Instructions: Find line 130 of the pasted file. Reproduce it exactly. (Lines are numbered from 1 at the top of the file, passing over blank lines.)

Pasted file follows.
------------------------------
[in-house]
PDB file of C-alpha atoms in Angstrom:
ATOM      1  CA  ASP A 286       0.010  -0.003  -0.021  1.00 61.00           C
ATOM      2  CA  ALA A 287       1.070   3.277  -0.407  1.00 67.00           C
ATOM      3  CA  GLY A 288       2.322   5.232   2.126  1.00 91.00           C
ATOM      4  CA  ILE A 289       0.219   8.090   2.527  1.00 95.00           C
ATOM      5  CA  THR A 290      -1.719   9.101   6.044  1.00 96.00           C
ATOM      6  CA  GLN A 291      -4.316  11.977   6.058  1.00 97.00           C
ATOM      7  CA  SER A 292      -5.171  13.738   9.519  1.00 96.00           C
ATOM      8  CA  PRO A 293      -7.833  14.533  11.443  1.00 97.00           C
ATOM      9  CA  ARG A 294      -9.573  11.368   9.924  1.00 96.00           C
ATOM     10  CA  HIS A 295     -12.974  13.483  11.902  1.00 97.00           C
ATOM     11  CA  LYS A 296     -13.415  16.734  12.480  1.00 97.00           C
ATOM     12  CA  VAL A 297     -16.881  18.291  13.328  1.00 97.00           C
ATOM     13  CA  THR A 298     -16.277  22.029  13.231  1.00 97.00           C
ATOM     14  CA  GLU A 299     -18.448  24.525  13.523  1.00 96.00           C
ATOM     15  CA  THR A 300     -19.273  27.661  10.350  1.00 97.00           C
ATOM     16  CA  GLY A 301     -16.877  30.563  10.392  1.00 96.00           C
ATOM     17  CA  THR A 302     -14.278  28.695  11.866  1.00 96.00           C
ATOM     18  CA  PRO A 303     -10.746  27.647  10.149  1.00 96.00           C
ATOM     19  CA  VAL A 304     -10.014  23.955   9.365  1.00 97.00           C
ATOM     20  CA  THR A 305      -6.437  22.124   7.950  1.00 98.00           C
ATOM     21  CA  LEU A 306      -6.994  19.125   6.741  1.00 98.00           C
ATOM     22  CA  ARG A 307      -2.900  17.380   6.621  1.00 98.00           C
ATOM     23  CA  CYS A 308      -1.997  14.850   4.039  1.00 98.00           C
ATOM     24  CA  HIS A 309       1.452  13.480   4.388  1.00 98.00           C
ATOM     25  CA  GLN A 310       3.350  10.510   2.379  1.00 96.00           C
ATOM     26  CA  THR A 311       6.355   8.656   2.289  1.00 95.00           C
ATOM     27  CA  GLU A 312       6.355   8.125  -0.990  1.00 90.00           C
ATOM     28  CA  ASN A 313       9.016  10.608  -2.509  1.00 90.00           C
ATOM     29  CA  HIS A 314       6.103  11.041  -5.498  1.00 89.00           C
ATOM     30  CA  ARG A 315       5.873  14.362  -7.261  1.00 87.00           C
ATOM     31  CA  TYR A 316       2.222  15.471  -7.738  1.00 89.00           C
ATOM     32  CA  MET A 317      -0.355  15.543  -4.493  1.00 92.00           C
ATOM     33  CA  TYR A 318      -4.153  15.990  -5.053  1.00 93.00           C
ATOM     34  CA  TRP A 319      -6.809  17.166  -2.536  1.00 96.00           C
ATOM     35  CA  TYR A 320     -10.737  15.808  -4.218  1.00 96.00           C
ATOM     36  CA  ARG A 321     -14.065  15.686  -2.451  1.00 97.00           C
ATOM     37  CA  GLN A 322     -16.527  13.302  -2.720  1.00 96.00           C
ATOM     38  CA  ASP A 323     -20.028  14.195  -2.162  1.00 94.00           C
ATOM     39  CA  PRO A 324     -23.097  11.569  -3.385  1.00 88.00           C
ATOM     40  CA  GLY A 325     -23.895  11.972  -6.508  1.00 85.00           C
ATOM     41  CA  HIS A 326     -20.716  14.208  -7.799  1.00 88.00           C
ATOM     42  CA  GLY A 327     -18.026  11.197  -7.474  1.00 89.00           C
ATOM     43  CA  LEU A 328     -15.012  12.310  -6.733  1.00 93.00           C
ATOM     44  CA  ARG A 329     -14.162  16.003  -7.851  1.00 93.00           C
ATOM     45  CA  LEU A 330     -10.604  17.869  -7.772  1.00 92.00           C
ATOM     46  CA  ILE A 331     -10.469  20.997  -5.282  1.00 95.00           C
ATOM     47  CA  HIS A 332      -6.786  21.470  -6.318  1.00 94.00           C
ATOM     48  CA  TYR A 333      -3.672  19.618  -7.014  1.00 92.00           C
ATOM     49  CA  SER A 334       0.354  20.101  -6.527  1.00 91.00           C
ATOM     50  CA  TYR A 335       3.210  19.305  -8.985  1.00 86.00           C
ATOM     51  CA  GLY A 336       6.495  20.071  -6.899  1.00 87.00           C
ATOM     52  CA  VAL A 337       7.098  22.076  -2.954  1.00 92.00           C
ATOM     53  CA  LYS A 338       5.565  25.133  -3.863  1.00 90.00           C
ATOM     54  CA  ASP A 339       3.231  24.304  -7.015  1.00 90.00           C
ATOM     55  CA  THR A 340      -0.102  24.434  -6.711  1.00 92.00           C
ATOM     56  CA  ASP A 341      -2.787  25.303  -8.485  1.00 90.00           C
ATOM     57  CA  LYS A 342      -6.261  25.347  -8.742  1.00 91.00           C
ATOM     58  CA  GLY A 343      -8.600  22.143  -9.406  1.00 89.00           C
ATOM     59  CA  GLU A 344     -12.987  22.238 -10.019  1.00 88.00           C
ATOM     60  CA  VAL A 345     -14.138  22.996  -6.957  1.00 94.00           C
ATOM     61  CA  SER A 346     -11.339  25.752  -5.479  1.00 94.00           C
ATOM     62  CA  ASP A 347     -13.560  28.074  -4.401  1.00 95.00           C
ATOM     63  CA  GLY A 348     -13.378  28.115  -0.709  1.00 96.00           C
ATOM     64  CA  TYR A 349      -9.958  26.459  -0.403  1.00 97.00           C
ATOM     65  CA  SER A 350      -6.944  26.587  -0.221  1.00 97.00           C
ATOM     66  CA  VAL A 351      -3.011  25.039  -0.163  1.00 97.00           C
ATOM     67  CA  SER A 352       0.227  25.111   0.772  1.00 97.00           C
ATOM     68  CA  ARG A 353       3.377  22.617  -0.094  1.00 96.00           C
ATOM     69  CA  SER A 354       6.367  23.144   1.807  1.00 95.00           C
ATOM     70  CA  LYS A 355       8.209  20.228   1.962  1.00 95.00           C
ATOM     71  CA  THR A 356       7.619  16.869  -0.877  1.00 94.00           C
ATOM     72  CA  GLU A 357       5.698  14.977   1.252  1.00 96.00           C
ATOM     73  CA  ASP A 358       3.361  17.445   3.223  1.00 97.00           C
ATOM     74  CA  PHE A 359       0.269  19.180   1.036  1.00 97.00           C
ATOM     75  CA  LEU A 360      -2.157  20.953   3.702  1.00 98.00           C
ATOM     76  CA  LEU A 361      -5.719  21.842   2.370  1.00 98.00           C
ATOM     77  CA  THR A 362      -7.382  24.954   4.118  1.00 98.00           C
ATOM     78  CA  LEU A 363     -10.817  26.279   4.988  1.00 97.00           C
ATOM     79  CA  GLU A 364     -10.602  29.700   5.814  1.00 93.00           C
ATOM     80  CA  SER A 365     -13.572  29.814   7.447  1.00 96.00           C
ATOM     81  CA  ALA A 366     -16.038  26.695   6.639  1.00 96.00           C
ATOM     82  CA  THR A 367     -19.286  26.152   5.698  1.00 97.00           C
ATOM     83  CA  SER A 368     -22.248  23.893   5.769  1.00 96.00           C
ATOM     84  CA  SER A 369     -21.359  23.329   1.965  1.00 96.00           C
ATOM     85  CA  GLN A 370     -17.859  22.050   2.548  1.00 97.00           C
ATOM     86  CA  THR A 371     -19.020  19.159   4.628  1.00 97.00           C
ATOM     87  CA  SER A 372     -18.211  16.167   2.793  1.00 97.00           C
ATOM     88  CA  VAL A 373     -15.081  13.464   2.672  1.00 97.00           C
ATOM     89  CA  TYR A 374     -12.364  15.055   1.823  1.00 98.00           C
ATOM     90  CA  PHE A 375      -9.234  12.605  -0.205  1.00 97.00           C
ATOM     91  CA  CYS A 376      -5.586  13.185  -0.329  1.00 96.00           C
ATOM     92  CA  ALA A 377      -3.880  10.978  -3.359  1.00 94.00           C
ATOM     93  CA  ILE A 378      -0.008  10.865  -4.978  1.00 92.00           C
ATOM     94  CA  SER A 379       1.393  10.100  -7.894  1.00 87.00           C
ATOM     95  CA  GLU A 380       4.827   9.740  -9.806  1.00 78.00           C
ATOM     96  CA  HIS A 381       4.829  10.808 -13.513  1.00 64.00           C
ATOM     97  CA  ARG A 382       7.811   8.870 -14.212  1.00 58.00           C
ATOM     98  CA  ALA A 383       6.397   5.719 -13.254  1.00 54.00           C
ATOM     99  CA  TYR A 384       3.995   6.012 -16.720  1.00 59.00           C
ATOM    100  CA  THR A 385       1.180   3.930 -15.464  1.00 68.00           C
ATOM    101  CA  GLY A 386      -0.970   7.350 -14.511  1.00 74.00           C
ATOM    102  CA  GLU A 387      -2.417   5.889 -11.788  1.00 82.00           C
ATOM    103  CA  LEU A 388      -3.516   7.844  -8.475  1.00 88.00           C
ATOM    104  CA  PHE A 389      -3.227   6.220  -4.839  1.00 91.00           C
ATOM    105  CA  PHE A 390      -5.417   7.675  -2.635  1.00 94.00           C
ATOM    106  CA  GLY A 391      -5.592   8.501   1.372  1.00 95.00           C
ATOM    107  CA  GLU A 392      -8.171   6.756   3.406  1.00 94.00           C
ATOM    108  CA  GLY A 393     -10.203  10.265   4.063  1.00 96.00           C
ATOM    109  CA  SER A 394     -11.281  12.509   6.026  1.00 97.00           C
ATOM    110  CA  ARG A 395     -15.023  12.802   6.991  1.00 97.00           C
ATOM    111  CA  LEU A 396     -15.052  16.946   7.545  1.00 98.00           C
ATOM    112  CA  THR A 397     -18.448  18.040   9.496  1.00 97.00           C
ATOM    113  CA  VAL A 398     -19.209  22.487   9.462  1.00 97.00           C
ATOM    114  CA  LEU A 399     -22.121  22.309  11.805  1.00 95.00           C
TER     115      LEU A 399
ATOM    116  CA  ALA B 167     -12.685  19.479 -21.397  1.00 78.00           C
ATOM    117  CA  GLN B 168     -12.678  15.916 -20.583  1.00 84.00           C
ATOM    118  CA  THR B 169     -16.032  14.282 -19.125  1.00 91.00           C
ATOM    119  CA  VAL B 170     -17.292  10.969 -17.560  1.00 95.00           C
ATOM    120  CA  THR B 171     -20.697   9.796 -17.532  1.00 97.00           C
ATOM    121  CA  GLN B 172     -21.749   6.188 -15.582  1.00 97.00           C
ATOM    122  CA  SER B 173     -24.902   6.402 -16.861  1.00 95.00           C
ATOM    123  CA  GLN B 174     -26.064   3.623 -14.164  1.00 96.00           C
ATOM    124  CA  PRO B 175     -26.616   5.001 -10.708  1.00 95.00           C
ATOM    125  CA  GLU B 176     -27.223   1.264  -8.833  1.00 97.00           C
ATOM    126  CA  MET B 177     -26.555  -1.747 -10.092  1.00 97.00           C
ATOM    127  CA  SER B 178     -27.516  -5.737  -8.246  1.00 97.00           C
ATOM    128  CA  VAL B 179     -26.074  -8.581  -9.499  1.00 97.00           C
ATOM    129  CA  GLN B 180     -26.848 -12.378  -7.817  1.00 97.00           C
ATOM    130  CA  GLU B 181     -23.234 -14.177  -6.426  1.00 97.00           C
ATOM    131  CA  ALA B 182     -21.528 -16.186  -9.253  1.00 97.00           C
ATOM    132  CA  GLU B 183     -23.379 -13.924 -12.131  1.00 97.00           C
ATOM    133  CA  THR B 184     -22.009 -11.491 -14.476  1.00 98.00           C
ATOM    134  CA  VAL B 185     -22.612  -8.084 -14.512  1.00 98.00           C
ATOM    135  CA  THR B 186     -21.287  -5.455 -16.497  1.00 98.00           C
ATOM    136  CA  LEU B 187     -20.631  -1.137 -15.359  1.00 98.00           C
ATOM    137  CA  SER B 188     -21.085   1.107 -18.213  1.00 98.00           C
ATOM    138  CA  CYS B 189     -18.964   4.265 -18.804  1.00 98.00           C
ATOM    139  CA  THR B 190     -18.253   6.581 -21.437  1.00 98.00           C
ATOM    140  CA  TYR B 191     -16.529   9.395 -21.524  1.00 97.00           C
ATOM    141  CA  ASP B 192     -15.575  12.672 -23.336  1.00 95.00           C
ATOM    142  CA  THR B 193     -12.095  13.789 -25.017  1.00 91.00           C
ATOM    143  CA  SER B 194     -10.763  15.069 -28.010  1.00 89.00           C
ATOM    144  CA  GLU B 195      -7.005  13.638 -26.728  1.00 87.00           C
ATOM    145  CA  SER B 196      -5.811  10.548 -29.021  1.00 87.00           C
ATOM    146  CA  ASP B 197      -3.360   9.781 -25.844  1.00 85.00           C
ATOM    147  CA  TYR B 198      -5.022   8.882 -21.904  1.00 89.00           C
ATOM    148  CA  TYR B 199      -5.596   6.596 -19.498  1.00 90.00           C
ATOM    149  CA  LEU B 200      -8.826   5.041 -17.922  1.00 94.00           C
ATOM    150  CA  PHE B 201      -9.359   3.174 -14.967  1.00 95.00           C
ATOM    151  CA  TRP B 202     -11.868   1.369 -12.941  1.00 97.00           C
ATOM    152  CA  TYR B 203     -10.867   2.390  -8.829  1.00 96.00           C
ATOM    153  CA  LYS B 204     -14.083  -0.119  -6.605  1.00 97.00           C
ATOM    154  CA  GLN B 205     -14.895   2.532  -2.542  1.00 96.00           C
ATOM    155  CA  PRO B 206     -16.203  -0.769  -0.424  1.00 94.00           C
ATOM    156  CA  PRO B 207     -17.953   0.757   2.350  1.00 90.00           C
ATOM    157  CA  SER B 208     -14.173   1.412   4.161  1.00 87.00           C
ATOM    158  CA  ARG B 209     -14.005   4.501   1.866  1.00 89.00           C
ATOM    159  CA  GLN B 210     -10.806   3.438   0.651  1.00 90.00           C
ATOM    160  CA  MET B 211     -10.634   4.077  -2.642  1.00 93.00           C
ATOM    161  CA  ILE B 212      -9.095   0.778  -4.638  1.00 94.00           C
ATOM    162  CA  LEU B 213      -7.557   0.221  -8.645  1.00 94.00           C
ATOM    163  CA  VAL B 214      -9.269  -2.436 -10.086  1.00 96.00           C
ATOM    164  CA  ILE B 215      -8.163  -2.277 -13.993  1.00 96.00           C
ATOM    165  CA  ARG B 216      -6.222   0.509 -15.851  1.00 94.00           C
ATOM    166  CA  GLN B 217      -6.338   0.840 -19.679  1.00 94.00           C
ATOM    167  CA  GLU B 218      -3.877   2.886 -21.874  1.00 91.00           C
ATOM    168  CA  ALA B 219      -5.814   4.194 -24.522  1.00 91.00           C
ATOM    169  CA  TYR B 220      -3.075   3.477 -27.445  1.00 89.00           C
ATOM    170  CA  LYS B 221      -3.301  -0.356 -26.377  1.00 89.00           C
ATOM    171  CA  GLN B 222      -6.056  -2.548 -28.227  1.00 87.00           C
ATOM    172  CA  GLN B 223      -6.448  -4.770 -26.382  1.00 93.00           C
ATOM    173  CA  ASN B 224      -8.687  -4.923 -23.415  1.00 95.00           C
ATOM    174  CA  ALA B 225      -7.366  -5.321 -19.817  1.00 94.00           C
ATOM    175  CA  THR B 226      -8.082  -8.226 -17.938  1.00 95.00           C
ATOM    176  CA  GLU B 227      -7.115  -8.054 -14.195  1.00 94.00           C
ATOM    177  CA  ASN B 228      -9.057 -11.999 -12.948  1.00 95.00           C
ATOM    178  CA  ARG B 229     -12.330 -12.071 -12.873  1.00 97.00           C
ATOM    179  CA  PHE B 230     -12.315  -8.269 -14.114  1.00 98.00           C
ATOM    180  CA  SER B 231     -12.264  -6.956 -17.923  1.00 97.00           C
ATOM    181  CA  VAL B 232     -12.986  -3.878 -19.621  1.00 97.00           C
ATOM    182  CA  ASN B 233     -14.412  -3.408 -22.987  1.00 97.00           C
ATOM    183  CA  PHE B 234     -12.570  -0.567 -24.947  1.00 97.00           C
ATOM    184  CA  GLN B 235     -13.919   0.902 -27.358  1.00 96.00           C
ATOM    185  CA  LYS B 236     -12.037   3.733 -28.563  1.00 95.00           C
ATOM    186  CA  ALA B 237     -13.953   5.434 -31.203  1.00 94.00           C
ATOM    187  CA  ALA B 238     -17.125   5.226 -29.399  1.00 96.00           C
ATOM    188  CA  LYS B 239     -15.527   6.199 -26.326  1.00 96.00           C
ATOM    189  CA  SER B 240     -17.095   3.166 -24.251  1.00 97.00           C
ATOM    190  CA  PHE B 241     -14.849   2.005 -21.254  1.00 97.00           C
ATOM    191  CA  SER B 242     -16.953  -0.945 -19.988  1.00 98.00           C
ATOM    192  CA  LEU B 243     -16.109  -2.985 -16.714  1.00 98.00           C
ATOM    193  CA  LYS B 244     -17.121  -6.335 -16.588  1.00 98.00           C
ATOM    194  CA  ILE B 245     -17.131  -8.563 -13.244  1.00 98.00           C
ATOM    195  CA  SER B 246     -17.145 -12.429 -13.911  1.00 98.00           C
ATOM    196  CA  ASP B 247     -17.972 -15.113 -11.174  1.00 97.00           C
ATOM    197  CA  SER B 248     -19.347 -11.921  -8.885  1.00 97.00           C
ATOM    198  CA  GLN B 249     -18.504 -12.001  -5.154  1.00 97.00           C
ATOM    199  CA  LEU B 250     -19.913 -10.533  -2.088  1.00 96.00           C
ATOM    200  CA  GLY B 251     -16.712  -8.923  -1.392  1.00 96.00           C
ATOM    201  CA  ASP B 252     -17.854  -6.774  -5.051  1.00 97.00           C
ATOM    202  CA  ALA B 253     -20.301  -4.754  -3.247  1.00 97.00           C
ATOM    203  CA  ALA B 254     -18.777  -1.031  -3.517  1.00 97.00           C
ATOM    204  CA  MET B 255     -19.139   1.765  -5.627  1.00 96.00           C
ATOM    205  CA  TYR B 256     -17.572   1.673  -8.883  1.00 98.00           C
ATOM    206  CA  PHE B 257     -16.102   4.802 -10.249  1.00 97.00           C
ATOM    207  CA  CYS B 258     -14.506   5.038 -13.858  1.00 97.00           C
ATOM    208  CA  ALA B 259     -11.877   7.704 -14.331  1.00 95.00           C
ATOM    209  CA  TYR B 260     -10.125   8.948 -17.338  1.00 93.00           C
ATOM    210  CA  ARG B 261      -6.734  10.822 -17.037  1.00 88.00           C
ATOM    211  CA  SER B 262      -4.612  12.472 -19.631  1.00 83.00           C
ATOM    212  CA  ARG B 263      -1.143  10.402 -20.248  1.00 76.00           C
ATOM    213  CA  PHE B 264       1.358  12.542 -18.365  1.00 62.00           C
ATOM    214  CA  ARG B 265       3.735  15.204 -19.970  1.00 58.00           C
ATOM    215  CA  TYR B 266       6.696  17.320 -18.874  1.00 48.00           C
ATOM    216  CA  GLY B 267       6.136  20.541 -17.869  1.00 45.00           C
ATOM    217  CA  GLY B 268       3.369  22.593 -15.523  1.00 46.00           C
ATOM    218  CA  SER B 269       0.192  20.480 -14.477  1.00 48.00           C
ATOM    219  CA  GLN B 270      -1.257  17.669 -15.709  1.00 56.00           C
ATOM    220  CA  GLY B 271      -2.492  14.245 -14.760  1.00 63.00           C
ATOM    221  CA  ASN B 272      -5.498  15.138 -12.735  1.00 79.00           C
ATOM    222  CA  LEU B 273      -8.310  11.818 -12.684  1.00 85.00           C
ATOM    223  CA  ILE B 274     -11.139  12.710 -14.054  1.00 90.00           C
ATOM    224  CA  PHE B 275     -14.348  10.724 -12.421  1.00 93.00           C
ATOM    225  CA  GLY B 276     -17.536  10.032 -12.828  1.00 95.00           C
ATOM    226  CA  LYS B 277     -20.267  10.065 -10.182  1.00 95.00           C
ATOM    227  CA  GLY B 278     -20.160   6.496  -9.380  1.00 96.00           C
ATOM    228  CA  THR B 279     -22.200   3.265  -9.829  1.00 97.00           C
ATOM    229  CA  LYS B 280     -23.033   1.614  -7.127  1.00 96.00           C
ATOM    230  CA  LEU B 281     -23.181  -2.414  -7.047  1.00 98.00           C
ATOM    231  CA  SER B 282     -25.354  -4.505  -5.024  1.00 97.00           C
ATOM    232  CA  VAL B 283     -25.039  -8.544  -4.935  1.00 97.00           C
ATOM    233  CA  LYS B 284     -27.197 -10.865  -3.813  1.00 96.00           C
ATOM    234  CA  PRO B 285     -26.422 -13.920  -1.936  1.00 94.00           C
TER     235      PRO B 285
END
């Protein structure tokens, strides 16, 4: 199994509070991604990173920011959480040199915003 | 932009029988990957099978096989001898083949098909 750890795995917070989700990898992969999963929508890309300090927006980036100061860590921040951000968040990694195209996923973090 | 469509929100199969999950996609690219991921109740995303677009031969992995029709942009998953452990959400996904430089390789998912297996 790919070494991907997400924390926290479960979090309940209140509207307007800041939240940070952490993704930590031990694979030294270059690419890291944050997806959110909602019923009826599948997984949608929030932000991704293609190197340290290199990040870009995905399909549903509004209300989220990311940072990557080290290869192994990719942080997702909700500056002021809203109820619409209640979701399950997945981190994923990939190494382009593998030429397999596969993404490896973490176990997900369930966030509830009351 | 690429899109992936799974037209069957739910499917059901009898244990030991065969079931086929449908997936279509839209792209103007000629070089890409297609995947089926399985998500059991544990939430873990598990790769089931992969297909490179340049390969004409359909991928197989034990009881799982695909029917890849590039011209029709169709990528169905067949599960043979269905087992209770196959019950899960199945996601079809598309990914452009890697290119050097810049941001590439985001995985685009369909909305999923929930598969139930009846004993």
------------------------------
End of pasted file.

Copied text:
ATOM    128  CA  VAL B 179     -26.074  -8.581  -9.499  1.00 97.00           C